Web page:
Integrated with vCenter, a built-in ‘native’ key provider is available to use, providing basic key functionality.

To enable, navigate to [Top Level] > Configure > Security Key Providers > Add > Add Native Key Provider

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During the naming of the Key Provider, you are presented with the recommended option to only use the key provider with TPM protected ESXi Hosts. Note that it is advisable to use a TPM protected host.

For more details visit:
https://docs.vmware.com/en/VMware-vSphere/7.0/com.vmware.vsphere.security.doc/GUID-31F2B3D0-259A-4EFD-B675-F89BC27ACE55.html

 

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In order to function, the native key provider must be backed up (a file will be downloaded locally):

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When enabling vSAN Encryption, the added Native Key Provider will be available to select. You can add both the internal and external KMS servers to vCenter and use them in different clusters.

Utilizing the Native Key Provider is a quick and easy way to test the vSAN Encryption services. For more advanced functionality, such as redundancy across KMS servers (possibly located in different locations) you may want to consider utilizing external KMS in a cluster configuration.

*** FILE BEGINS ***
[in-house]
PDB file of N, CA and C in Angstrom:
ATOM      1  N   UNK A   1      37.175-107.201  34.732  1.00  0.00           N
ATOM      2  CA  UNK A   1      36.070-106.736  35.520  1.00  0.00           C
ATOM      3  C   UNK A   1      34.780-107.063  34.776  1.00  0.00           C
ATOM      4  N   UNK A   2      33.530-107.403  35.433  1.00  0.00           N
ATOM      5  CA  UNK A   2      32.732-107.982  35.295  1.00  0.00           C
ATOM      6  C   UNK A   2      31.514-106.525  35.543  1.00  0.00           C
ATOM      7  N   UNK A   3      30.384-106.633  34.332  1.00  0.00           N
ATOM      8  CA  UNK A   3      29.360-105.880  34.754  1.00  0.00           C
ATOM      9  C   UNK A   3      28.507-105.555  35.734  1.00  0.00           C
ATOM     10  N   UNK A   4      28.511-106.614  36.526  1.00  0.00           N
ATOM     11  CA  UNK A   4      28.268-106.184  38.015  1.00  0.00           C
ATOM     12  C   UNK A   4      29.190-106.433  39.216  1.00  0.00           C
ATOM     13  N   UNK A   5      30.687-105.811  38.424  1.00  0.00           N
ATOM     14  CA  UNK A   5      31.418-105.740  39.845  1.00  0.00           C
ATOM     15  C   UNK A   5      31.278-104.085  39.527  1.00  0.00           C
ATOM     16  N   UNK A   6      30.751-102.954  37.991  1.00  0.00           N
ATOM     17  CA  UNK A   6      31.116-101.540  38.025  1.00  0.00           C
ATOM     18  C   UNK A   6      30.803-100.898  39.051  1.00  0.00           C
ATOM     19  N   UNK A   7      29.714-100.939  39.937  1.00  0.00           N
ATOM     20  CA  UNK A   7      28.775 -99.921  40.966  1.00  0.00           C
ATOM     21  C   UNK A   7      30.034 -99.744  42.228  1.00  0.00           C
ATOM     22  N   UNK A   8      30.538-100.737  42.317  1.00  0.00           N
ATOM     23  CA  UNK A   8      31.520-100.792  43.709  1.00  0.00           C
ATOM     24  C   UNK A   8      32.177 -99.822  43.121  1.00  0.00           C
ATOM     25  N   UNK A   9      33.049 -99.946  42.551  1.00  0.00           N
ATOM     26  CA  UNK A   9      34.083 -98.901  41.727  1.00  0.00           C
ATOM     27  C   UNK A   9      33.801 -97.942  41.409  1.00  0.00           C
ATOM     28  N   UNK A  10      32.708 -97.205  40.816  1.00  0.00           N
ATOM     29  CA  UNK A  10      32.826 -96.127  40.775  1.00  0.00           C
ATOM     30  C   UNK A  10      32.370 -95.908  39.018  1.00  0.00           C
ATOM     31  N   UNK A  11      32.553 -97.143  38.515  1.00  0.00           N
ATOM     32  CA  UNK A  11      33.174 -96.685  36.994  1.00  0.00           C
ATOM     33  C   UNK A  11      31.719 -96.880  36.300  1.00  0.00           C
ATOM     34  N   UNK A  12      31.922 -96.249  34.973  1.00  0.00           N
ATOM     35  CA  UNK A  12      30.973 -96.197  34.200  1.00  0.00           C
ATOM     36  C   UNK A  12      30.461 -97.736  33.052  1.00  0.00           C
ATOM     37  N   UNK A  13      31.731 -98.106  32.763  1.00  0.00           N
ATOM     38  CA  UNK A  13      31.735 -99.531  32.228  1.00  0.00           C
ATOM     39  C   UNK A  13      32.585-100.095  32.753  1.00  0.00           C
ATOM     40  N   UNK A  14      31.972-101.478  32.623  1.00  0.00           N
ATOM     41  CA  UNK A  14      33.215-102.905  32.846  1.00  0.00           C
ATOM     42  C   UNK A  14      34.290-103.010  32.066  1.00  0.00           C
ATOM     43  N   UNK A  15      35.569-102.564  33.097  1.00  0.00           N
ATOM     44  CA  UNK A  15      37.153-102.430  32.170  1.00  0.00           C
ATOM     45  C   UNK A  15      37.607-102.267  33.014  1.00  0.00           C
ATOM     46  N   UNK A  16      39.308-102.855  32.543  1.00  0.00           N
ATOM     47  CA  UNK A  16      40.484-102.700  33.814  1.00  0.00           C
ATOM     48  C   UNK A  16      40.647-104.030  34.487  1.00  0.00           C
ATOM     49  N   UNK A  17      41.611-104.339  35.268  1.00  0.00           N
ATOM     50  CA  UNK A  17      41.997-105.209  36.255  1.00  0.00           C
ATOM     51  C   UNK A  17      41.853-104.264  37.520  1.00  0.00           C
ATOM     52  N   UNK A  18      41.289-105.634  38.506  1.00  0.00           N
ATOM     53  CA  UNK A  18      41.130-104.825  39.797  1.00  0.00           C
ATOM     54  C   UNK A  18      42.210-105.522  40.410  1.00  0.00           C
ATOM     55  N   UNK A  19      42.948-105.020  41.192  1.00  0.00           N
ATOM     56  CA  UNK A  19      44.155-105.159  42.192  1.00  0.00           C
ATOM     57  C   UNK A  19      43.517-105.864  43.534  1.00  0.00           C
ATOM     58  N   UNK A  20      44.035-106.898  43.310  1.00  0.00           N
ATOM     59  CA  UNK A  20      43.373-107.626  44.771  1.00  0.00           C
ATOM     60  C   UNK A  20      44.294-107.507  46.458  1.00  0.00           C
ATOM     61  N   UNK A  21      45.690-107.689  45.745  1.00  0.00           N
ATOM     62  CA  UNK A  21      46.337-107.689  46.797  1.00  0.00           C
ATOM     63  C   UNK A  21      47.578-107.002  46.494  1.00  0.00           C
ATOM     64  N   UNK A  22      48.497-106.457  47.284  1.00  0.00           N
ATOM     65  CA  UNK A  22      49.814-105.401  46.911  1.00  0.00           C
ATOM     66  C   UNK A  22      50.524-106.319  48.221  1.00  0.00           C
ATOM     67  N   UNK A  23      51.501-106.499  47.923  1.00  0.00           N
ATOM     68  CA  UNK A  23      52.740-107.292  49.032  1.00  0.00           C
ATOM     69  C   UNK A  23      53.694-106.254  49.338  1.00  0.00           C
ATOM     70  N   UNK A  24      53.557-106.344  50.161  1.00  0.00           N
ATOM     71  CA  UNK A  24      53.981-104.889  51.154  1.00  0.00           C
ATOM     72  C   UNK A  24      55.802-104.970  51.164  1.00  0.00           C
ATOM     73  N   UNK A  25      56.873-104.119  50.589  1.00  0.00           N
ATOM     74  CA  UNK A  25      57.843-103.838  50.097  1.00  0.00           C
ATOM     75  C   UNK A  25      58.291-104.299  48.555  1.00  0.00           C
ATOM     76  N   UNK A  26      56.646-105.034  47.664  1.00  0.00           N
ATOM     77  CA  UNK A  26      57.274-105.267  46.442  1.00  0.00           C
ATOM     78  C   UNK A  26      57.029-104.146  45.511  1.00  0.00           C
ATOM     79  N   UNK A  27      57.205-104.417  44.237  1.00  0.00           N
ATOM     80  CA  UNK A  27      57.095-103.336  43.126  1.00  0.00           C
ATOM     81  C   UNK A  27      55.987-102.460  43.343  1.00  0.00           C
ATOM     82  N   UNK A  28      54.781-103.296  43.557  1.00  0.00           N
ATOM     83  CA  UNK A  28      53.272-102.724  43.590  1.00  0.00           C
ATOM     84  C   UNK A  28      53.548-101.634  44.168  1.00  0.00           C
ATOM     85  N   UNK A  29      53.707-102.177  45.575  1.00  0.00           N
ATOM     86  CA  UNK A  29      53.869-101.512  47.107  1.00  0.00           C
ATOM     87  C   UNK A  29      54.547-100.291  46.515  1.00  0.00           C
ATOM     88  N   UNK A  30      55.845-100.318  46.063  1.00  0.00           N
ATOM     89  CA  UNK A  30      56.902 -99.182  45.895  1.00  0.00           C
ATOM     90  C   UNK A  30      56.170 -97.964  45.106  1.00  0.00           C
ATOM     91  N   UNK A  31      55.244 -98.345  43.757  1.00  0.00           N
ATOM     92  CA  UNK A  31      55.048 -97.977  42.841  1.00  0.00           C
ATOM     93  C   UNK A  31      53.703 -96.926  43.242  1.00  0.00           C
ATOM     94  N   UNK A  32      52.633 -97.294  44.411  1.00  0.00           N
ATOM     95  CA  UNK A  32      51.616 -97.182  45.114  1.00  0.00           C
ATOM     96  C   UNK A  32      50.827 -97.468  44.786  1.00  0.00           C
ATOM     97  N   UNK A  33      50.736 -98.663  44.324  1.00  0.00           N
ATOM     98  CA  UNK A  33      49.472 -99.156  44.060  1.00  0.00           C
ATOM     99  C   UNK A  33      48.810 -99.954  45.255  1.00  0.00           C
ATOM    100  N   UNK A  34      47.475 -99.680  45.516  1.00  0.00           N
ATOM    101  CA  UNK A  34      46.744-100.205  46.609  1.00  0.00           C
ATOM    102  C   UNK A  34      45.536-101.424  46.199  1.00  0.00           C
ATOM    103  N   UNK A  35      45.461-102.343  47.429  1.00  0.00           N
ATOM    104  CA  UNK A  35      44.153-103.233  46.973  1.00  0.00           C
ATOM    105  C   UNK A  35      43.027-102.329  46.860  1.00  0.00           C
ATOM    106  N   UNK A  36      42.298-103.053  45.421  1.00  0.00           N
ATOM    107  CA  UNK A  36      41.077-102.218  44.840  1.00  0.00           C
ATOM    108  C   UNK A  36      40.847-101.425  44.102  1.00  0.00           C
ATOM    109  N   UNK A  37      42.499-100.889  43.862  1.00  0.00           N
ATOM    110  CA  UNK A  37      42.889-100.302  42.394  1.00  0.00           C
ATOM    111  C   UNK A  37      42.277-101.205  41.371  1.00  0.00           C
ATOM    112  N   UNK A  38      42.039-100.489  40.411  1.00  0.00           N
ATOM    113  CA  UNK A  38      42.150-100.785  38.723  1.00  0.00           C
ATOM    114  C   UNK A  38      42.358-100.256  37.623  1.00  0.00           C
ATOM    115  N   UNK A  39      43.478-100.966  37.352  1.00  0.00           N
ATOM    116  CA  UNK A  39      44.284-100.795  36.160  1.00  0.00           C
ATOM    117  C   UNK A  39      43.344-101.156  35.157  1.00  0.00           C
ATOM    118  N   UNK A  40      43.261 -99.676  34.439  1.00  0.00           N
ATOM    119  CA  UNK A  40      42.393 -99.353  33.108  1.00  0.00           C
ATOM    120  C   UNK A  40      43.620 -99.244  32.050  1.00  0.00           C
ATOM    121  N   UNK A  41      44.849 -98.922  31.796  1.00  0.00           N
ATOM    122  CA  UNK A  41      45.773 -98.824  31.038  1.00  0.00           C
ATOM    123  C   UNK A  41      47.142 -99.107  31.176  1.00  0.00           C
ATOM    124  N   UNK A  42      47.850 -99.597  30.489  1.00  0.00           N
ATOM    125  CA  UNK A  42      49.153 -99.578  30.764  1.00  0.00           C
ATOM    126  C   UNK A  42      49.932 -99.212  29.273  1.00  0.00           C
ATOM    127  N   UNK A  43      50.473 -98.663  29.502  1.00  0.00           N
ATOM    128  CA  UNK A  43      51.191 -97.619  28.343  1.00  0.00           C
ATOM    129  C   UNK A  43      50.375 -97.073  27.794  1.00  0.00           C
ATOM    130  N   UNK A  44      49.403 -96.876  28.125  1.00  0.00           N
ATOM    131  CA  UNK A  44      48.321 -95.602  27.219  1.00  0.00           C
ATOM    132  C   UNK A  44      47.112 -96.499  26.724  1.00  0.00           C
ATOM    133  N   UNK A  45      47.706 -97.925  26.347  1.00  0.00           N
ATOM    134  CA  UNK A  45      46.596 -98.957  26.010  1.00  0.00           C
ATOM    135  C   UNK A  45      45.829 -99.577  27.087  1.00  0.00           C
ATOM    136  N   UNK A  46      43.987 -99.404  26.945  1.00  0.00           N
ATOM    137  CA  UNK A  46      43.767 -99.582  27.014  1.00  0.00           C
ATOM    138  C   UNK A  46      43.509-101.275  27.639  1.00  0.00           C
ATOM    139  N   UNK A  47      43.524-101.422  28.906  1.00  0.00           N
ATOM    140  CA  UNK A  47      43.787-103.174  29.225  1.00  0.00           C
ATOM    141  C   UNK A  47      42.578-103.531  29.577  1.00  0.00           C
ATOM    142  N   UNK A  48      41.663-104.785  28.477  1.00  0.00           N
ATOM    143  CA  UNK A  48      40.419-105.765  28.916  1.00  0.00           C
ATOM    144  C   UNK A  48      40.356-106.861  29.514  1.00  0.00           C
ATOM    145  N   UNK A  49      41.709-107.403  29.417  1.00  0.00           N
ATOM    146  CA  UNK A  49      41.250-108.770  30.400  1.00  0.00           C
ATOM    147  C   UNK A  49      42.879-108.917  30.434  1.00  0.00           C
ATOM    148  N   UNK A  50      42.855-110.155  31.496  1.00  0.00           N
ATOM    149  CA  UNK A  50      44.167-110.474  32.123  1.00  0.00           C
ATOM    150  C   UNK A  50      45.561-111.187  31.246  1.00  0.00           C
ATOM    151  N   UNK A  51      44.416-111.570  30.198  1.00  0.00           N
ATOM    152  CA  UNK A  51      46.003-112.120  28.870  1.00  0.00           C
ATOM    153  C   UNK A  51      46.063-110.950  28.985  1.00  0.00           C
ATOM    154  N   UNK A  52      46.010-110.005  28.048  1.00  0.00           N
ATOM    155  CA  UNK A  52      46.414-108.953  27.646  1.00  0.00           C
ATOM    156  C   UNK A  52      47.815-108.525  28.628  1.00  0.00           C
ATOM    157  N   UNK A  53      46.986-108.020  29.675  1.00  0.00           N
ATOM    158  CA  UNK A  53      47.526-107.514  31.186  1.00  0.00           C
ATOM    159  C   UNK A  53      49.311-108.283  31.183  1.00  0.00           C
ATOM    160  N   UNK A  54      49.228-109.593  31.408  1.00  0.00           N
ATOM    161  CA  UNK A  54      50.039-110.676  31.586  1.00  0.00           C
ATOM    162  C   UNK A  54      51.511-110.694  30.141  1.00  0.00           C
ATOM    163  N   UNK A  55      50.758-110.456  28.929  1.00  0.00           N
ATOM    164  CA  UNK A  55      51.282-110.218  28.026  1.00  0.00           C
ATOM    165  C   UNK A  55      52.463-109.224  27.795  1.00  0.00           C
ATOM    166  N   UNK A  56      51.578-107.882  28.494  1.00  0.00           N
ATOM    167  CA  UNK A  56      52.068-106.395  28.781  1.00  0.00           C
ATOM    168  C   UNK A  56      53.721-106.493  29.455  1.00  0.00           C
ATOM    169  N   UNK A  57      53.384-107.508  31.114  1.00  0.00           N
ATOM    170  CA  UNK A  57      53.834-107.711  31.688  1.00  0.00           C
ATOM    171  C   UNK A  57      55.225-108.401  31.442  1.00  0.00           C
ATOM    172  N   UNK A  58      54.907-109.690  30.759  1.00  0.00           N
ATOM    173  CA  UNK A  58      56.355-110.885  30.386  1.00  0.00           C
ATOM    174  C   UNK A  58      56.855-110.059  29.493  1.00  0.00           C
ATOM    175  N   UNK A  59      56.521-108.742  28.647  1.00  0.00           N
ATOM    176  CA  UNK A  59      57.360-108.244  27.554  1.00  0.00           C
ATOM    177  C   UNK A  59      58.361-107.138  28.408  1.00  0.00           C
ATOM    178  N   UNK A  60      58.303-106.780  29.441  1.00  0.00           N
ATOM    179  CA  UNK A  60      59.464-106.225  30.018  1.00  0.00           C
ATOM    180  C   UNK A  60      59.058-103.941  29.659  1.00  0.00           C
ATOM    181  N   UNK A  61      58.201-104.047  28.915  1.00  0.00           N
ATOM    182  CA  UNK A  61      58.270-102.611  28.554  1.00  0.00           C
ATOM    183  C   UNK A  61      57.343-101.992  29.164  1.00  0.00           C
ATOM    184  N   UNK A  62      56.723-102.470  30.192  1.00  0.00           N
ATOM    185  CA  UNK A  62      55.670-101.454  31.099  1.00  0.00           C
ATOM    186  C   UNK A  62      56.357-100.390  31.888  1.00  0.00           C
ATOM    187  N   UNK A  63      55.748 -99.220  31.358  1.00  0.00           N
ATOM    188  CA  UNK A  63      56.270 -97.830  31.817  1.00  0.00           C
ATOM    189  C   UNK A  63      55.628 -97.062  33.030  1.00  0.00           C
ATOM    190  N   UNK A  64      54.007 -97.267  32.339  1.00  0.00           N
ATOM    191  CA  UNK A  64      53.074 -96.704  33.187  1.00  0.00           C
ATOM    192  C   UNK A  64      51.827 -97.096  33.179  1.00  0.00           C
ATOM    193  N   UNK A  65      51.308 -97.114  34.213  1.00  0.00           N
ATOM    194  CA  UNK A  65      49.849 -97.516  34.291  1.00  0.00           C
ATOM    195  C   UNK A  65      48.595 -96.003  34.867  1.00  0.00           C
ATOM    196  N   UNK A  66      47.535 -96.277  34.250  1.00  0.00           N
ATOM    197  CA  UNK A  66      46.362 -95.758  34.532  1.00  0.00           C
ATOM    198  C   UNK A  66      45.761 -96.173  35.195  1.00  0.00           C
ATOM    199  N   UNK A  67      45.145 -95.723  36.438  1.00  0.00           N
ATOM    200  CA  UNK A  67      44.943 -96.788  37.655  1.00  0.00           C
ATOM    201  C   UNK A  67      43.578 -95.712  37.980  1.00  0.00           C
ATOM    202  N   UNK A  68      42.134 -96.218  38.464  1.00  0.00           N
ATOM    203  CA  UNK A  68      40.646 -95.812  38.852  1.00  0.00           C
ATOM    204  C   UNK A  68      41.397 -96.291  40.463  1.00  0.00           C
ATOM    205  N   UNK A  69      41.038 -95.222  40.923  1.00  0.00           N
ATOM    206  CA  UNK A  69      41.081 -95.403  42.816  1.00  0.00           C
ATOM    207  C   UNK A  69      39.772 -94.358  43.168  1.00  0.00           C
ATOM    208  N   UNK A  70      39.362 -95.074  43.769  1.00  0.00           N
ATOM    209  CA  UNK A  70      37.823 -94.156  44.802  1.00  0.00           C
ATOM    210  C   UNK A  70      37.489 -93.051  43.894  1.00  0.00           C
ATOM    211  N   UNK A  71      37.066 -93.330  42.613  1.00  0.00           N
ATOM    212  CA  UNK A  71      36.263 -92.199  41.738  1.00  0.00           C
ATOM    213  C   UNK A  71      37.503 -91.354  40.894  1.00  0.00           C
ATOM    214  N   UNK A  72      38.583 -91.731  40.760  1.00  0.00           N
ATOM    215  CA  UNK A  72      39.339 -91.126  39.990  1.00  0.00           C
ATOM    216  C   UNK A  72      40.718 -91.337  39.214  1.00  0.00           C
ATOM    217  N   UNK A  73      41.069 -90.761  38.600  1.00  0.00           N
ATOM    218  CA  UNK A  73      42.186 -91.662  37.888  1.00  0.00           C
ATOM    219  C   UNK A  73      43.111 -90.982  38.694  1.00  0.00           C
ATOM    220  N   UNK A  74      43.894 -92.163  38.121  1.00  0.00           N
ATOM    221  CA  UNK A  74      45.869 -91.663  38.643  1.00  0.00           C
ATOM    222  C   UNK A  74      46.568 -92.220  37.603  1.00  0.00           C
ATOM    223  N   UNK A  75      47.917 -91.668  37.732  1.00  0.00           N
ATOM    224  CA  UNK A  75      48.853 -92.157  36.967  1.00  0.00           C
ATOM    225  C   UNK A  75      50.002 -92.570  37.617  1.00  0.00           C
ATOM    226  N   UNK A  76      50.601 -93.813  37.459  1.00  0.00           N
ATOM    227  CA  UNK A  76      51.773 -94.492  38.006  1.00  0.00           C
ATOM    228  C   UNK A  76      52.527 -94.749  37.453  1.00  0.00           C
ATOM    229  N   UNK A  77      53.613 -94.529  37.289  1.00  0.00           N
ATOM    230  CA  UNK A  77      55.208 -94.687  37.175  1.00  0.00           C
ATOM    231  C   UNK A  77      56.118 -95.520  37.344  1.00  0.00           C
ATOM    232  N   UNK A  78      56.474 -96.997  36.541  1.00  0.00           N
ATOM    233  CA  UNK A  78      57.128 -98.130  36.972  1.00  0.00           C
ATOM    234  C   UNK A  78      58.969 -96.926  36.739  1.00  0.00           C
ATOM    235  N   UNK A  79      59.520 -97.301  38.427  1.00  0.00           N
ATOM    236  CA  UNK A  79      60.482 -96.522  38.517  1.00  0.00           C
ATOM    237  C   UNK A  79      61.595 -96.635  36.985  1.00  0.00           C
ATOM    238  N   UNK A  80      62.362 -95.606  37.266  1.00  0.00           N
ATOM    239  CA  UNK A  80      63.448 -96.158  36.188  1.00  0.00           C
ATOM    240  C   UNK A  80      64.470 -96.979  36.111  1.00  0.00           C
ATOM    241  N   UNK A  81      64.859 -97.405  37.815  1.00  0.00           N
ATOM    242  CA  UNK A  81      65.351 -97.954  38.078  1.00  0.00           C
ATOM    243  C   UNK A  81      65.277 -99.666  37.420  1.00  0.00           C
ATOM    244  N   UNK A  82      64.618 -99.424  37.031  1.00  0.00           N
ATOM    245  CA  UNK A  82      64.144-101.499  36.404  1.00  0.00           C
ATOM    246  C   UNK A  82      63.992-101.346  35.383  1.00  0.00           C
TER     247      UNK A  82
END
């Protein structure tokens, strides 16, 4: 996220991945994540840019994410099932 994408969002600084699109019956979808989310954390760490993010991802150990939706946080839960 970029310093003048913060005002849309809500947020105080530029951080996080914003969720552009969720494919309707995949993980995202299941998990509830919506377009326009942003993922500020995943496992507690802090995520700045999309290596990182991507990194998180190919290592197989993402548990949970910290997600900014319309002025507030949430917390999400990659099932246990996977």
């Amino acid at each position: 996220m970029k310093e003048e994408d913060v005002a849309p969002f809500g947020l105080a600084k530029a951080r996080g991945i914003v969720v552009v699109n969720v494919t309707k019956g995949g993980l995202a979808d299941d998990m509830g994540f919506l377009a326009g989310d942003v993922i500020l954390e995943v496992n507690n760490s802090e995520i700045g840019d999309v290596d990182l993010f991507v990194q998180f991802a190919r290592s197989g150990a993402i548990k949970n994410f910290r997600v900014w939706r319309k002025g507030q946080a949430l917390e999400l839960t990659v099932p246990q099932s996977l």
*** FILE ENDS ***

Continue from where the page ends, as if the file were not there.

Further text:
External Key Management Server

Given the multitude of Key Management Server (KMS) vendors, the setup and configuration of a KMS server/cluster is out of scope of for this document. However, it is a pre-requisite prior to enabling vSAN encryption. The initial configuration of the KMS server is done through vCenter; the KMS cluster is and a trust relationship is established. The process for doing this is vendor-specific, so please consult your KMS vendor documentation prior to adding the KMS cluster to vCenter.

To add an external KMS cluster to vCenter, similar to above, navigate to [Top Level] > Configure > Key Management Servers > Add Standard Key Provider. Enter the information for your specific KMS cluster/server.